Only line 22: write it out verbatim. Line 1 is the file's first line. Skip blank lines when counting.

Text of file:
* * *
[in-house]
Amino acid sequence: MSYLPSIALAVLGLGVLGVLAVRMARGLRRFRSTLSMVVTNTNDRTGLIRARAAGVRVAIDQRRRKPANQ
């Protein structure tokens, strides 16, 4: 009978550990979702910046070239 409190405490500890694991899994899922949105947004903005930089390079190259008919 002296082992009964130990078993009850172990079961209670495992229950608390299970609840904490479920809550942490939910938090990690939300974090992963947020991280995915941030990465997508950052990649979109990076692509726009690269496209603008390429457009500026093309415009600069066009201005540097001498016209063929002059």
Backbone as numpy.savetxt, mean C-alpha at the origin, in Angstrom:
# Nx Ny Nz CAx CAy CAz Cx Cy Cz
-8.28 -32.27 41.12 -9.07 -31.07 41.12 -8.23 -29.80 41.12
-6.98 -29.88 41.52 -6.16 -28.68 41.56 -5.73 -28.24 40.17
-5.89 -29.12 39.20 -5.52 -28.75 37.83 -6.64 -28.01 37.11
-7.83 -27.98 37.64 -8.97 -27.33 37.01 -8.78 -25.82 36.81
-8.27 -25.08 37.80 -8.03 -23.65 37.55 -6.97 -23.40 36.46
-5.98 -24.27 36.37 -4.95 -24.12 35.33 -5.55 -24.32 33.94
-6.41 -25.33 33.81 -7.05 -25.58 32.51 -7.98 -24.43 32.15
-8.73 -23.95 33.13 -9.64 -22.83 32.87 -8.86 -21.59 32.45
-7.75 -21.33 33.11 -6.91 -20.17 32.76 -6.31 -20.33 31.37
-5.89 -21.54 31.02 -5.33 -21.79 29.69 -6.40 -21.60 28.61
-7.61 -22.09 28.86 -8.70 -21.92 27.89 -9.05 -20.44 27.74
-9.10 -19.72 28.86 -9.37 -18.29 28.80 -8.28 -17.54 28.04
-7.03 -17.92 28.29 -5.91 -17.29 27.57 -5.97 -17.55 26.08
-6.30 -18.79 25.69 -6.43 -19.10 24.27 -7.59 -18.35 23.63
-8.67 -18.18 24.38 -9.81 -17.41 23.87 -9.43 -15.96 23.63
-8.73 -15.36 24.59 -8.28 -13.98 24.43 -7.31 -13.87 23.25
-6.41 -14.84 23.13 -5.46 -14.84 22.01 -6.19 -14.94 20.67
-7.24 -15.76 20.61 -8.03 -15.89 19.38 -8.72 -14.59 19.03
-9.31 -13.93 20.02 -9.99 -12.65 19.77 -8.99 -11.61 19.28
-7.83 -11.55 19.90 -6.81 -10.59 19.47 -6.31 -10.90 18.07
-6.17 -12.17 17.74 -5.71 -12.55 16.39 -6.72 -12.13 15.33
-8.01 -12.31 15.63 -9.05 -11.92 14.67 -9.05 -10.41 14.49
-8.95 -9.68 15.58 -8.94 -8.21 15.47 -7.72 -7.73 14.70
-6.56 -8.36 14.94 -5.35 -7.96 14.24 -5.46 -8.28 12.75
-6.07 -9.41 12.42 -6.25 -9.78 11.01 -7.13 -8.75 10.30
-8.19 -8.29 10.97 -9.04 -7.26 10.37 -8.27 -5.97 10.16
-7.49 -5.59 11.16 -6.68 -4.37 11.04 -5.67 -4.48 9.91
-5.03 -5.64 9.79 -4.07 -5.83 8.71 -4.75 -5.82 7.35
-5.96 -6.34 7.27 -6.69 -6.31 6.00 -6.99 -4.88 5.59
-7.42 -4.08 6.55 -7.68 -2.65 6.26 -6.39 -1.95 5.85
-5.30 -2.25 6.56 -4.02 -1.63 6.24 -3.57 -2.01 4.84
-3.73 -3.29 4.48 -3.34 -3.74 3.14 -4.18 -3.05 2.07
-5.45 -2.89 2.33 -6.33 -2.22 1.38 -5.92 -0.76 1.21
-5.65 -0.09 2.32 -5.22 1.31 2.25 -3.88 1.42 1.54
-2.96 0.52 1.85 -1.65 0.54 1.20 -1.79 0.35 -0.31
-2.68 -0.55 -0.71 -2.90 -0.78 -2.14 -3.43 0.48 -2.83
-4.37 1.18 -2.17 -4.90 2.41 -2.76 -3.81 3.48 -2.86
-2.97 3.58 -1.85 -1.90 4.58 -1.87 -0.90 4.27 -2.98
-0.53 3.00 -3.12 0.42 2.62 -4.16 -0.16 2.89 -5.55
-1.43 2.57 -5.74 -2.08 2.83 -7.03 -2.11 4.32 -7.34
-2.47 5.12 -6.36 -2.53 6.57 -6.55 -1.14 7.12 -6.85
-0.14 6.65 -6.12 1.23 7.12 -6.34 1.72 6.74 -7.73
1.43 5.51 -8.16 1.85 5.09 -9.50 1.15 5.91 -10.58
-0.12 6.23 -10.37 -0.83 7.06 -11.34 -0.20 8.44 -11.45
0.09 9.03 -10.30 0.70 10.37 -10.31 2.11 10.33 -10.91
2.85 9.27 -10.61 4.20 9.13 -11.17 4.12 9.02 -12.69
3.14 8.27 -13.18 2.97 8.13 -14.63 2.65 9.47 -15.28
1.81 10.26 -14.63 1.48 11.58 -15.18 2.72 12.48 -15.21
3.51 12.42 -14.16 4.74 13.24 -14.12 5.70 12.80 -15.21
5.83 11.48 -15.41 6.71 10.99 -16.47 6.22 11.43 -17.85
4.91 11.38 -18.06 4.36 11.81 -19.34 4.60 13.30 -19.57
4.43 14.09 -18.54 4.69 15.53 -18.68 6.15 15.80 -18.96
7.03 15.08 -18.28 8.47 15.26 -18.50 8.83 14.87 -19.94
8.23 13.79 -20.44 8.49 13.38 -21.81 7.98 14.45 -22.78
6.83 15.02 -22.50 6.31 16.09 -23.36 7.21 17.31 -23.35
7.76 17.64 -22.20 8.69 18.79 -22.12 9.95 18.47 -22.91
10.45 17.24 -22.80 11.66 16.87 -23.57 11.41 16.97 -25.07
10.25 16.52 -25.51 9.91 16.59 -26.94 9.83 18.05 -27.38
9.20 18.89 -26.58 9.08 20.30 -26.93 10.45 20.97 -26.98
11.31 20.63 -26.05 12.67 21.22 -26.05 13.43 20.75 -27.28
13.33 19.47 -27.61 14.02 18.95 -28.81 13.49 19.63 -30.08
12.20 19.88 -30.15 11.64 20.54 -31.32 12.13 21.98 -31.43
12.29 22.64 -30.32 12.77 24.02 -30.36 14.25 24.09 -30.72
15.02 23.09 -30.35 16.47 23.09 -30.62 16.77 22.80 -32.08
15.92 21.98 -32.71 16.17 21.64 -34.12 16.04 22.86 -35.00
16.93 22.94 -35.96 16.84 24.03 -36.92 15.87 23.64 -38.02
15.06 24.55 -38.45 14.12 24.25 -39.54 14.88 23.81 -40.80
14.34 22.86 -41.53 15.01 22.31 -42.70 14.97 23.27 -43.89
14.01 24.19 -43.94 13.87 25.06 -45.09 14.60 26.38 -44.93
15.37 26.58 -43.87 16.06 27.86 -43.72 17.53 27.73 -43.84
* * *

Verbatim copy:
-6.41 -14.84 23.13 -5.46 -14.84 22.01 -6.19 -14.94 20.67